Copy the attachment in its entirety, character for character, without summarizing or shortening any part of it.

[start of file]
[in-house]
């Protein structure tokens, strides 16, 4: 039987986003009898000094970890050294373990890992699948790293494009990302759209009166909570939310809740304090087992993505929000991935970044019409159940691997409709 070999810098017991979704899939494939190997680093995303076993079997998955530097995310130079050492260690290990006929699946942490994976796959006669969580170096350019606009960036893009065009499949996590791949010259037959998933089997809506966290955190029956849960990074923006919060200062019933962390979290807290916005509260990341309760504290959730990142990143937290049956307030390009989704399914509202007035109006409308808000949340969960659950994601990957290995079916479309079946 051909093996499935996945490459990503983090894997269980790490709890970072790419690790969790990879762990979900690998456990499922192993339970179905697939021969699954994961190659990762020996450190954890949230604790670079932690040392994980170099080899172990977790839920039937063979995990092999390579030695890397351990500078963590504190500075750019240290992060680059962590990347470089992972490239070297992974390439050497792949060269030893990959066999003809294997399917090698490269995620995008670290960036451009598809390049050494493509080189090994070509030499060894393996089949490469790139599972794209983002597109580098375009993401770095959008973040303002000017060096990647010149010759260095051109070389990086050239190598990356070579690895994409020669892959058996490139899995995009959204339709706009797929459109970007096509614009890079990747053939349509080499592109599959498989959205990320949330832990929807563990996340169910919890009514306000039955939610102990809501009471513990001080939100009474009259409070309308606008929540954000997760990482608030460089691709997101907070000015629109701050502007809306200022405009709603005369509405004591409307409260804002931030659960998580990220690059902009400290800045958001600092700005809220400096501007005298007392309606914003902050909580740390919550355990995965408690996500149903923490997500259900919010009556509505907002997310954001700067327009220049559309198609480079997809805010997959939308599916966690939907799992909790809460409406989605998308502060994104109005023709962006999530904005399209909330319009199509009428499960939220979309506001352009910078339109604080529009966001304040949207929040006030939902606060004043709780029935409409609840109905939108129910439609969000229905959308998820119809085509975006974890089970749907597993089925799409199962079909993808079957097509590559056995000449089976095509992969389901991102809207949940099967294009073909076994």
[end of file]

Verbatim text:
[in-house]
């Protein structure tokens, strides 16, 4: 039987986003009898000094970890050294373990890992699948790293494009990302759209009166909570939310809740304090087992993505929000991935970044019409159940691997409709 070999810098017991979704899939494939190997680093995303076993079997998955530097995310130079050492260690290990006929699946942490994976796959006669969580170096350019606009960036893009065009499949996590791949010259037959998933089997809506966290955190029956849960990074923006919060200062019933962390979290807290916005509260990341309760504290959730990142990143937290049956307030390009989704399914509202007035109006409308808000949340969960659950994601990957290995079916479309079946 051909093996499935996945490459990503983090894997269980790490709890970072790419690790969790990879762990979900690998456990499922192993339970179905697939021969699954994961190659990762020996450190954890949230604790670079932690040392994980170099080899172990977790839920039937063979995990092999390579030695890397351990500078963590504190500075750019240290992060680059962590990347470089992972490239070297992974390439050497792949060269030893990959066999003809294997399917090698490269995620995008670290960036451009598809390049050494493509080189090994070509030499060894393996089949490469790139599972794209983002597109580098375009993401770095959008973040303002000017060096990647010149010759260095051109070389990086050239190598990356070579690895994409020669892959058996490139899995995009959204339709706009797929459109970007096509614009890079990747053939349509080499592109599959498989959205990320949330832990929807563990996340169910919890009514306000039955939610102990809501009471513990001080939100009474009259409070309308606008929540954000997760990482608030460089691709997101907070000015629109701050502007809306200022405009709603005369509405004591409307409260804002931030659960998580990220690059902009400290800045958001600092700005809220400096501007005298007392309606914003902050909580740390919550355990995965408690996500149903923490997500259900919010009556509505907002997310954001700067327009220049559309198609480079997809805010997959939308599916966690939907799992909790809460409406989605998308502060994104109005023709962006999530904005399209909330319009199509009428499960939220979309506001352009910078339109604080529009966001304040949207929040006030939902606060004043709780029935409409609840109905939108129910439609969000229905959308998820119809085509975006974890089970749907597993089925799409199962079909993808079957097509590559056995000449089976095509992969389901991102809207949940099967294009073909076994």